ATM / POS Fraud , Card Not Present Fraud

ATM: Attacking Multichannel Fraud

Experts Explain Why Transactional Analytics Is Critical
ATM: Attacking Multichannel Fraud
Joerg Engelhardt, Nick Billett, Uwe Krause, Bernd Redecker and Owen Wild

The increasing globalization of fraud perpetrated by sophisticated organized crime rings has spurred unprecedented growth in cross-channel attacks, security experts from three of the world's leading ATM manufacturers say.

That's why ATM deployers can no longer build defenses that focus solely on the ATM channel, executives from Diebold Inc., Wincor Nixdorf AG and NCR Corp. say in this final part of an exclusive three-part interview with Information Security Media Group.

Anti-skimming technology, for instance, while essential from a hardware security perspective, would not prevent some of today's high-profile attacks against the payments infrastructure, says Owen Wild, global marketing director of NCR's financial services for NCR.

ATM: A Redemption Point

While many of these attacks, such as the February 2011 cash-out scheme involving prepaid debit cards issued by the American Red Cross, involve ATMs, they don't specifically target ATMs, Wild points out.

In the Red Cross scheme, criminals withdrew $14 million over the course of two days with counterfeit cards they created from account details related to cards issued for disaster relief victims that were compromised after the Red Cross' payments processor was breached.

"There have been some very high profile situations where the ATMs were used as redemption points," he explains. "So being able to provide the ability to do more rapid and point-oriented transaction analysis is very critical, so you can start seeing, at an enterprise level, card utilization that is abnormal, either in terms of frequency of cards being used or cards being used in multiple locations ... to at least create alerts and notifications."

Behavioral analytics and transactional monitoring and analysis need to be part of the overall security strategy, Wild stresses.

"Again, it is not just an ATM problem here," he says. "This becomes part of the overall environment, moving more and more toward protected transactions. And things that can help mitigate against the use of counterfeit cards are going to be important."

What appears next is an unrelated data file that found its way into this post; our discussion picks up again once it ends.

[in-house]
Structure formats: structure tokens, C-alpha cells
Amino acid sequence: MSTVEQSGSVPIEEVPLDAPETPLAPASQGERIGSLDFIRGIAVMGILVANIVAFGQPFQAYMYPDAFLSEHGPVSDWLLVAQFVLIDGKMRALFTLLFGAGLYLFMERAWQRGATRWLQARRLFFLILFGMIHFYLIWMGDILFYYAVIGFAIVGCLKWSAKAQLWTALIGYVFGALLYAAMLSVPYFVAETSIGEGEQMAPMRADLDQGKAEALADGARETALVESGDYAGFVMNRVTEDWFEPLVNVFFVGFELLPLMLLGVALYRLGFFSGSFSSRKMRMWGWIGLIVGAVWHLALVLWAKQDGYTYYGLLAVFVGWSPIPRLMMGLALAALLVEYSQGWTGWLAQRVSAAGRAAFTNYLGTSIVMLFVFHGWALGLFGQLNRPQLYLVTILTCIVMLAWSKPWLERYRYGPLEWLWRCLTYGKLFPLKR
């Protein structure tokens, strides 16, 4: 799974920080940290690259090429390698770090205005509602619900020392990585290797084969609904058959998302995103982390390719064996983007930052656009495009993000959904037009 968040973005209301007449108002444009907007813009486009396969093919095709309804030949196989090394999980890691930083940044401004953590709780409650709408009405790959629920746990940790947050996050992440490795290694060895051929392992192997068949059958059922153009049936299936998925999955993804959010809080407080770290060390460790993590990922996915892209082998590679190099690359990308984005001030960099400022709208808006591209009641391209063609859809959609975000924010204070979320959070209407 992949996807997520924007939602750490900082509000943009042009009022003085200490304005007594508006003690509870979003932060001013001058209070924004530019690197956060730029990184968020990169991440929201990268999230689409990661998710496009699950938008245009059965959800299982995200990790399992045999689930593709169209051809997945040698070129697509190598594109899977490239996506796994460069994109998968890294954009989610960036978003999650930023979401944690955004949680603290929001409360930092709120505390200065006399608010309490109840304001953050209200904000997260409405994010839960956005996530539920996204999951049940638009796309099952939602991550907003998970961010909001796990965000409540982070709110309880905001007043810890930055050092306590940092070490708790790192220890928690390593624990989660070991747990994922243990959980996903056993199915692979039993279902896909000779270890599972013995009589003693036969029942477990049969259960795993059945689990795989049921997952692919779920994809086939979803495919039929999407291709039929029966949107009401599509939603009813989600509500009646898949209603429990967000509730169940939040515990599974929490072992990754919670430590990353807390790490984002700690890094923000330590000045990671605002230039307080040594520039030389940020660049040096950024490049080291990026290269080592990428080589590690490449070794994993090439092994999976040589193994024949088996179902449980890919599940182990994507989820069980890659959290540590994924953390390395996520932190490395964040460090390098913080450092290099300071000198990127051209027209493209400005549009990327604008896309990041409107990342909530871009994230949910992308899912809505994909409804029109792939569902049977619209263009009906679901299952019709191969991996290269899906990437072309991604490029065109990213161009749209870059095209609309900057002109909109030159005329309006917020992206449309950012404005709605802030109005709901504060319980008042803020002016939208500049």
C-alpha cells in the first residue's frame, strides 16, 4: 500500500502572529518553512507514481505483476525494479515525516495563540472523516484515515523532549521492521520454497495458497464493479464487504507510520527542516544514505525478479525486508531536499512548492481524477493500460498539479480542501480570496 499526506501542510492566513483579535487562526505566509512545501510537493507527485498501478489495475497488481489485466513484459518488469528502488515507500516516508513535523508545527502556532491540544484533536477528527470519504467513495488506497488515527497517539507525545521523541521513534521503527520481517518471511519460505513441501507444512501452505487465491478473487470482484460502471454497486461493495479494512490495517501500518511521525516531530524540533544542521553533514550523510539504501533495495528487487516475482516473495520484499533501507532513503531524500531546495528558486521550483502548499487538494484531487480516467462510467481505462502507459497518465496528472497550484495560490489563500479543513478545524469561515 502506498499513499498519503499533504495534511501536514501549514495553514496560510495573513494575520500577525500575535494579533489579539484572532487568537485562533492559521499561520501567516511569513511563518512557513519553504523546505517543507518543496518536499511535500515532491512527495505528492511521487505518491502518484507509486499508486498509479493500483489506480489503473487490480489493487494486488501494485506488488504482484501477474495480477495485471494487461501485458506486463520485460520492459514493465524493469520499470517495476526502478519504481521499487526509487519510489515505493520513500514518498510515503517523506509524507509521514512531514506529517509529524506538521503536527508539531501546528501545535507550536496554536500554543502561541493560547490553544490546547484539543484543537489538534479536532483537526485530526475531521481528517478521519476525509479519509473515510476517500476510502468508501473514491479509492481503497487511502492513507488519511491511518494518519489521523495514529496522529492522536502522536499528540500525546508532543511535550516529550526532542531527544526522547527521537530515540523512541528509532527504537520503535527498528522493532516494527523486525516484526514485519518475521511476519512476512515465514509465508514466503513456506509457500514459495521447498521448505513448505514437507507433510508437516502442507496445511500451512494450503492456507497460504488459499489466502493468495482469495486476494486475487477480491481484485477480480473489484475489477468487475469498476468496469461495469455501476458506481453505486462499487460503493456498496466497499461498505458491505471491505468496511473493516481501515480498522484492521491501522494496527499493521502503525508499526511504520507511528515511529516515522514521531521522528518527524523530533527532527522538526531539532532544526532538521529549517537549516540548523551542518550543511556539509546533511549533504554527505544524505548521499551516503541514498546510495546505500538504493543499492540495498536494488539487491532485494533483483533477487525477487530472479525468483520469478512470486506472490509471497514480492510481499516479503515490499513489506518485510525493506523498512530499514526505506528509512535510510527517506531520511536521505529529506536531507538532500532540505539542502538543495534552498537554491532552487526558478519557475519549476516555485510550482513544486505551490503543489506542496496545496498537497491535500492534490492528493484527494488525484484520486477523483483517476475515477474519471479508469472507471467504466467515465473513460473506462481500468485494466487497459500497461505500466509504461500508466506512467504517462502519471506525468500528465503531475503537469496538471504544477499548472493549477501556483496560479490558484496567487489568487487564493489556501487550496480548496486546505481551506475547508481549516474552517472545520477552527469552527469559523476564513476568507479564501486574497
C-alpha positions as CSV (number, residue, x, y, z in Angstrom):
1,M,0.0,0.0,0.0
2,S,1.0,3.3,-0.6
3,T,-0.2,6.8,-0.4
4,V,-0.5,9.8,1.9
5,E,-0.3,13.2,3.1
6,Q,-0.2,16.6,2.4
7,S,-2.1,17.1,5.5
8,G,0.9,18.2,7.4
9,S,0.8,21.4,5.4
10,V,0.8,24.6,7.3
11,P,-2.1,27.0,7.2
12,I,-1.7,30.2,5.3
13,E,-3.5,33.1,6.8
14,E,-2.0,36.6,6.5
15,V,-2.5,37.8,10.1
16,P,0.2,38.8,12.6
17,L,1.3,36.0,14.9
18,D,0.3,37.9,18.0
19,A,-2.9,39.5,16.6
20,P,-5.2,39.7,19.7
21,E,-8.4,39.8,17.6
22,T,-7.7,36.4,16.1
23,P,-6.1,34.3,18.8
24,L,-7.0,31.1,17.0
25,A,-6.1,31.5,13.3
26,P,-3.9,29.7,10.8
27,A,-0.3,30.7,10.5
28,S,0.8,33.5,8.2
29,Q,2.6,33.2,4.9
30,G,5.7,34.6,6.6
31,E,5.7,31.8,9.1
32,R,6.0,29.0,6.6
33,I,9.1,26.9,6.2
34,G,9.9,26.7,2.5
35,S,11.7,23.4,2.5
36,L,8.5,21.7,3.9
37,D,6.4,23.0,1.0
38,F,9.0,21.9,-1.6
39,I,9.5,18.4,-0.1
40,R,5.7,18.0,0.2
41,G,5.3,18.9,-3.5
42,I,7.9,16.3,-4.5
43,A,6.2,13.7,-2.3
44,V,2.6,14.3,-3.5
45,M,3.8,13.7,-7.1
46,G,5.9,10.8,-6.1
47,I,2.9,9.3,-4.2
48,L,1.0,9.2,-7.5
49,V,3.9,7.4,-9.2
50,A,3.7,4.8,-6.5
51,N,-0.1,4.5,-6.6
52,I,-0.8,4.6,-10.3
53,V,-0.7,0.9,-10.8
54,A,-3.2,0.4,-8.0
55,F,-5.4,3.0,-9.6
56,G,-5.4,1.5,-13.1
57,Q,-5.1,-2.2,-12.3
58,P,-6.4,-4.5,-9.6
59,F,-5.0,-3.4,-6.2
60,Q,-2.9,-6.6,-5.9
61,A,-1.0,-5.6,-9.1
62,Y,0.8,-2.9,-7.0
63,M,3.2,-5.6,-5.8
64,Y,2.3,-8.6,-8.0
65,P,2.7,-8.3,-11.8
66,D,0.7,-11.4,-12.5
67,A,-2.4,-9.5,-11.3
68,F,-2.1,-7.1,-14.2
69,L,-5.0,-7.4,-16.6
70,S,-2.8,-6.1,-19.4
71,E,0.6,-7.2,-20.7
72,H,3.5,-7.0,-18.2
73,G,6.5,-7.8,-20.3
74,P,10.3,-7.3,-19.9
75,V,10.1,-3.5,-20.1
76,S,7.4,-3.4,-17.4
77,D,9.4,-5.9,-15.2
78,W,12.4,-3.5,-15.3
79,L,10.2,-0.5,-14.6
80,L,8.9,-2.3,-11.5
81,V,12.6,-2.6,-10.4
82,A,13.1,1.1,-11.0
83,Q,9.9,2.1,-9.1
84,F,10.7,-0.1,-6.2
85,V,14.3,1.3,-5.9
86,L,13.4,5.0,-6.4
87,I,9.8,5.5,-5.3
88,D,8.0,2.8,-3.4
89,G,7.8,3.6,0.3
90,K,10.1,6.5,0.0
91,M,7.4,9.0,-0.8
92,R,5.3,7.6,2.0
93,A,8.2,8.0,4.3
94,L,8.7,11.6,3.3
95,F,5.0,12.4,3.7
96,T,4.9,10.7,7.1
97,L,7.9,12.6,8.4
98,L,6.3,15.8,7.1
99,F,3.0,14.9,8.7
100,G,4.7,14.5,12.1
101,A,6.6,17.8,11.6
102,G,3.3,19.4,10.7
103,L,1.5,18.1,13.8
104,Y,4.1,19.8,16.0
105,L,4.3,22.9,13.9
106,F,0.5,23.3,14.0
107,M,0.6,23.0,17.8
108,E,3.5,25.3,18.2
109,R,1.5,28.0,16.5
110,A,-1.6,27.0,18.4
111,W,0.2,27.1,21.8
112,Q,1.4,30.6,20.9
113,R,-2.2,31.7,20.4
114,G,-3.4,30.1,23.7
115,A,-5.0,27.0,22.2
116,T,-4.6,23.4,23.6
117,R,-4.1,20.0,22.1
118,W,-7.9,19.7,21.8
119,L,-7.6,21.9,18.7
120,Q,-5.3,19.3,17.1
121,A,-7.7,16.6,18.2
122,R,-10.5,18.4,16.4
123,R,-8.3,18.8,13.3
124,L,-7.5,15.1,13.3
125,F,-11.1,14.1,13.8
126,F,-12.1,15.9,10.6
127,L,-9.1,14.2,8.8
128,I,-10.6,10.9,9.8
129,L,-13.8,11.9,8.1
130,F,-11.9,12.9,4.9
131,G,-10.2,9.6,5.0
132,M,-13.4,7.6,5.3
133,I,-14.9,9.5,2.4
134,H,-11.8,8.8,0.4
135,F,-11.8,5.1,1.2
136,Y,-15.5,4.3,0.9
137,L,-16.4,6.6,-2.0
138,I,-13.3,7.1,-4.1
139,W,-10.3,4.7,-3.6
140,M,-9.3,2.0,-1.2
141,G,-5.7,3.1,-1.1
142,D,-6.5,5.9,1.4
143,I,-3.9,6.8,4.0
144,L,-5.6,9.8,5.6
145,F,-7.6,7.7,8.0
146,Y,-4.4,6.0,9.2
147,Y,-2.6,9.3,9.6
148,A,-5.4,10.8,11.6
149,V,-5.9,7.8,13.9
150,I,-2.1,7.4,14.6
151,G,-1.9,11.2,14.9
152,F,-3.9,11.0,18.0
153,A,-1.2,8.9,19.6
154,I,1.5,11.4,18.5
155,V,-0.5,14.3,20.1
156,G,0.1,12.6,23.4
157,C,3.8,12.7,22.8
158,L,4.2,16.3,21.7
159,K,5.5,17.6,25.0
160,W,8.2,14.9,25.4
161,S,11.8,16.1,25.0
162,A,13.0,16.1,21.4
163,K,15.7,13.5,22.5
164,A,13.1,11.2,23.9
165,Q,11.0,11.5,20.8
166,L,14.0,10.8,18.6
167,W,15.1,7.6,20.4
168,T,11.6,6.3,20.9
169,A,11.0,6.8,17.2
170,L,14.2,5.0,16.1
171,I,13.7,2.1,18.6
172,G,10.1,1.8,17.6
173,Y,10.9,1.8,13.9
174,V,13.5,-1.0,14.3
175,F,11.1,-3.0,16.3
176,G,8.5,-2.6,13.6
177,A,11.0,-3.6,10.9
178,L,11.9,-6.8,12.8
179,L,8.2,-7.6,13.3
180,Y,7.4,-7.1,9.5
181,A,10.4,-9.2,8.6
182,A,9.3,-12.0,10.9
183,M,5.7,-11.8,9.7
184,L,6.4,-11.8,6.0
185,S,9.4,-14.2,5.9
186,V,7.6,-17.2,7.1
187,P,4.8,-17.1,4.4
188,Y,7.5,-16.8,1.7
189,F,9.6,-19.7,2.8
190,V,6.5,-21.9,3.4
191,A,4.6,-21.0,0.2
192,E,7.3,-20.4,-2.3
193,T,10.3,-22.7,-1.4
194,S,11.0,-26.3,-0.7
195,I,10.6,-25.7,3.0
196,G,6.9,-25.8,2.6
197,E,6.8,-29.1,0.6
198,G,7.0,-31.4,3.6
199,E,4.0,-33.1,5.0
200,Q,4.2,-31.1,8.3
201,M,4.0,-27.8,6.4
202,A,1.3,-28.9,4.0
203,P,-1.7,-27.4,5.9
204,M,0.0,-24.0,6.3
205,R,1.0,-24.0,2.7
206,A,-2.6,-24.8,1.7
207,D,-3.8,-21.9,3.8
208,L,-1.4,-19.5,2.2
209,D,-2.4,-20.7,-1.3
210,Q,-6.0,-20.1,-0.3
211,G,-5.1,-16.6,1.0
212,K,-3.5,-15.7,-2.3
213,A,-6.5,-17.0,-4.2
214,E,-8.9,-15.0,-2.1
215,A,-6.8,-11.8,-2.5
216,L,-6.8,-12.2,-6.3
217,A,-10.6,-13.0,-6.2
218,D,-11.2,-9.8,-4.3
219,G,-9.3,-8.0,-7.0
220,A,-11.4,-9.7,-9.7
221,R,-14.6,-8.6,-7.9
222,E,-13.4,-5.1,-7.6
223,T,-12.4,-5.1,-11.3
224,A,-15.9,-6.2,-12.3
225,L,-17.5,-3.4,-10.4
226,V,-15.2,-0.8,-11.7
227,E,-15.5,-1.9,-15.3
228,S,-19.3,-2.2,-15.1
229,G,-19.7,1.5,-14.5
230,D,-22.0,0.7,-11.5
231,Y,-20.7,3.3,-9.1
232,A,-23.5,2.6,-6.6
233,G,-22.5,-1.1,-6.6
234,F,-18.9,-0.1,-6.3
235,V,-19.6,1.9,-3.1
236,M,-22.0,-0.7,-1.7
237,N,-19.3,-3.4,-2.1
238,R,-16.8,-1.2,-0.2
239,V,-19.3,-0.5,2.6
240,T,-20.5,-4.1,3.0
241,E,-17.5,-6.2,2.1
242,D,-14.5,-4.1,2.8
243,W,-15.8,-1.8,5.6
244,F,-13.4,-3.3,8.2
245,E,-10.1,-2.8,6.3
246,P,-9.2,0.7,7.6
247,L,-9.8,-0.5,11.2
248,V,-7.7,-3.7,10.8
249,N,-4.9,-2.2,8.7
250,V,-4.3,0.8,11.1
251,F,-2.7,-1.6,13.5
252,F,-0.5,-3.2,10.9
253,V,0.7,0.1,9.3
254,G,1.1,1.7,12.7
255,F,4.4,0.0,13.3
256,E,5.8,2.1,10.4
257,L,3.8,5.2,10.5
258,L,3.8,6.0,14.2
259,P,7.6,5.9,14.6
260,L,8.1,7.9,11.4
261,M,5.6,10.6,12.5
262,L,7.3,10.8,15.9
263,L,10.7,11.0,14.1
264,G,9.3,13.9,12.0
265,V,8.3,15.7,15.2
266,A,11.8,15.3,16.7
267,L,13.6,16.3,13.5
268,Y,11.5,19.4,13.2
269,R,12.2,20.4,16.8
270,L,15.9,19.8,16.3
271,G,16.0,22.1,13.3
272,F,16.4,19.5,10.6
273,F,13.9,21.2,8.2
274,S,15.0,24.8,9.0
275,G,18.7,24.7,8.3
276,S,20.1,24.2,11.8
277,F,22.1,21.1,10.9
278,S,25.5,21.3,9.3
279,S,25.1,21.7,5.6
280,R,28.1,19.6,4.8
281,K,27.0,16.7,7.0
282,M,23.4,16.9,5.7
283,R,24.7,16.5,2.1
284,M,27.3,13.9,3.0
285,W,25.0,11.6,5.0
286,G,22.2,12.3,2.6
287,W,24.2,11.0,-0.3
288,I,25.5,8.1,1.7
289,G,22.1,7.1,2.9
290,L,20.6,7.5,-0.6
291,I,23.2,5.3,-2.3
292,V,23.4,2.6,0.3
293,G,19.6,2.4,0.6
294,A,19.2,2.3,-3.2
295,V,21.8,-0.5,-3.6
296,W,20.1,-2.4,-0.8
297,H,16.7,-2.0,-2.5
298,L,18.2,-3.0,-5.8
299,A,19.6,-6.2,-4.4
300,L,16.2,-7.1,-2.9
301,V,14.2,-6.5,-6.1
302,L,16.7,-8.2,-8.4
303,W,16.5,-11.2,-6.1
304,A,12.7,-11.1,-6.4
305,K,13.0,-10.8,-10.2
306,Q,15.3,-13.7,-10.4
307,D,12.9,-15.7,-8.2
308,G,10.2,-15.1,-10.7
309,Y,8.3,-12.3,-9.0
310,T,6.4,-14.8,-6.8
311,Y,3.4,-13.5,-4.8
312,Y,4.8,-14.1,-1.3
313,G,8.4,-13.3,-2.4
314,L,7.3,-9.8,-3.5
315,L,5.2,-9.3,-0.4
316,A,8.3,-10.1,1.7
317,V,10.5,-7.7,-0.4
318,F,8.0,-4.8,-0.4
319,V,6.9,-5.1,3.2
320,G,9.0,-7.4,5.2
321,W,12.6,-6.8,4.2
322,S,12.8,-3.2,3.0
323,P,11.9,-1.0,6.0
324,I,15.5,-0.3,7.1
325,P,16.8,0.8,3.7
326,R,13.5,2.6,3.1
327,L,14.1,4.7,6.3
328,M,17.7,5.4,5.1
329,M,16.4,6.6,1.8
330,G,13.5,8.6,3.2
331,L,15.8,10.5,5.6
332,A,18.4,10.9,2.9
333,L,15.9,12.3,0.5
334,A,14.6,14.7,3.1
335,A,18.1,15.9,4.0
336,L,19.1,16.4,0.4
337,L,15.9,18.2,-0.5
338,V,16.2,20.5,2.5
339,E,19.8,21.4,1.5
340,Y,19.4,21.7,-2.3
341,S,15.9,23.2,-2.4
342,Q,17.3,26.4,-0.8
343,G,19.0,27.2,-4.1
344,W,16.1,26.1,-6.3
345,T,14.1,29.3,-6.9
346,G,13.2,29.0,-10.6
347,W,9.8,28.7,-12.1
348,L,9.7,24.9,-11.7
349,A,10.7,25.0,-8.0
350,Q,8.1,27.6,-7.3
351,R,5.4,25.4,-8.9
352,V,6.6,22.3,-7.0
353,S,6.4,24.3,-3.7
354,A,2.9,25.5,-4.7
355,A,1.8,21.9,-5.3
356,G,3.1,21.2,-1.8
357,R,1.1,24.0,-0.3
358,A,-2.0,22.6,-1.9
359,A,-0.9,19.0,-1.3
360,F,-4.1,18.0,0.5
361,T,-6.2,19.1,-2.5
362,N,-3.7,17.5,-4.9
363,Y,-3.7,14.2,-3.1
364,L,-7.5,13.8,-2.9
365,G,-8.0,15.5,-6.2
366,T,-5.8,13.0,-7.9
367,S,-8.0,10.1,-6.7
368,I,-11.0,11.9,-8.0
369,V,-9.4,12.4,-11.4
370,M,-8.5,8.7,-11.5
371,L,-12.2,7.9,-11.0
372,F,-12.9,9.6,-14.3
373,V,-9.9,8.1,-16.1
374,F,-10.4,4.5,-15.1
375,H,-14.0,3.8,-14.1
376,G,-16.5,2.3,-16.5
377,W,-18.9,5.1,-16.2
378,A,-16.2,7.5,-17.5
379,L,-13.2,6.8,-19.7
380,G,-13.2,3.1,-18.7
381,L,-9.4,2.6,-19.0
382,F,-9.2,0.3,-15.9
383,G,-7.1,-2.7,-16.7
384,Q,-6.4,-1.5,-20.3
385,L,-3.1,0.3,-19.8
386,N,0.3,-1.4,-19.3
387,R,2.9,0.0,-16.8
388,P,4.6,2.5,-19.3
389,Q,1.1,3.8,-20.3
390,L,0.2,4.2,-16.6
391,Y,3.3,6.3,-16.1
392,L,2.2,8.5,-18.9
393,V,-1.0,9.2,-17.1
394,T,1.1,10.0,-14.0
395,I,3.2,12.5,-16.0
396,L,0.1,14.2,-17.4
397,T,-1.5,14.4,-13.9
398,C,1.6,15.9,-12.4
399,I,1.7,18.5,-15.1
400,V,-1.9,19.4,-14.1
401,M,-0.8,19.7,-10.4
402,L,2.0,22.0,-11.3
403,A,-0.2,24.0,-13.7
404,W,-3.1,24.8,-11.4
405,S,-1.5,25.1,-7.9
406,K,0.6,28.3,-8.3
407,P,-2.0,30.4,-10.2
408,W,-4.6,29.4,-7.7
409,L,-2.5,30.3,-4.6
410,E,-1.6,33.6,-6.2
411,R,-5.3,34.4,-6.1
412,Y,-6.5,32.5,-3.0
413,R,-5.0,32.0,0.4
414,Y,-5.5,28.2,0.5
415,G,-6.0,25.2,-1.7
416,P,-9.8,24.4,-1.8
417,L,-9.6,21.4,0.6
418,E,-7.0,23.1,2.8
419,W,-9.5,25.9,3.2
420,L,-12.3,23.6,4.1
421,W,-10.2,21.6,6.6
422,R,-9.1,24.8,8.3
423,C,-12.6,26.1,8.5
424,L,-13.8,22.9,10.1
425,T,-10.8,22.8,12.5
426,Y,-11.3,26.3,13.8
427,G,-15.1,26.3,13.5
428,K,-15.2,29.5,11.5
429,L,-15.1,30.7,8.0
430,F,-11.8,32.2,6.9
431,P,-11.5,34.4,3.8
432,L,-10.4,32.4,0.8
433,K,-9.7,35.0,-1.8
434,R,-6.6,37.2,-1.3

Cash-out Schemes

ATM vendors and banking institutions can play a role in thwarting the types of cash-out schemes Wild describes, says Nick Billett, senior director of core ATM software and security at Diebold.

Cash-out schemes involve simultaneous cash withdrawals from multiple ATMs using counterfeit cards created by fraudsters, typically after a retailer or payment processor breach. The ATM is used for the payout, but the ATM itself has not been compromised, Billett says.

ATM manufacturers and banking institutions must devise ways to detect these types of schemes as they are happening to ensure overall security of the ecosystem, Billett says.

"It's a very complex discussion as we look at the entire attack surface," he adds. "The organized crime element is going to great lengths to compromise card data across multiple points."

Bernd Redecker, director corporate security and fraud management at Wincor Nixdorf, which is based in Germany, says cash-out schemes and other fraud efforts cross international borders, highlighting how skilled and swift organized crime rings have become at perpetrating their attacks.

"The fraudsters are developing what I call industrialized processes," Redecker says, which involves knowing how banking systems and networks work and then exploiting their weaknesses.

In this interview, the executives also discuss:

  • Why cross-border attacks are difficult to track;
  • How legacy networks and payments switches are hindering security progress; and
  • Why Windows-based ATMs are not any more susceptible to attack than payments devices running on other operating systems.

In part one of this interview, the panel reviewed the role contactless card and card-reader technology is likely to play in the battle against skimming. In part two, panelists discussed how ATM manufacturers are joining forces to share information about emerging threats.

Billett oversees Diebold's research, development and delivery of extensions for financial services and security-related ATM products. His team also investigates global ATM skimming and logical attacks.

Redecker heads Wincor Nixdorf's corporate security and fraud management team, which works on security products and solutions.

Wild oversees the global development and execution of NCR's marketing strategy and programs for its security solutions portfolio.

The other panelists are:

Uwe Krause, vice president of banking at Wincor Nixdorf, who heads banking product management and marketing for national and international markets.

Joerg Engelhardt, vice president of product management and marketing for Diebold, who oversees management of the business lifecycle for the company's product portfolio.

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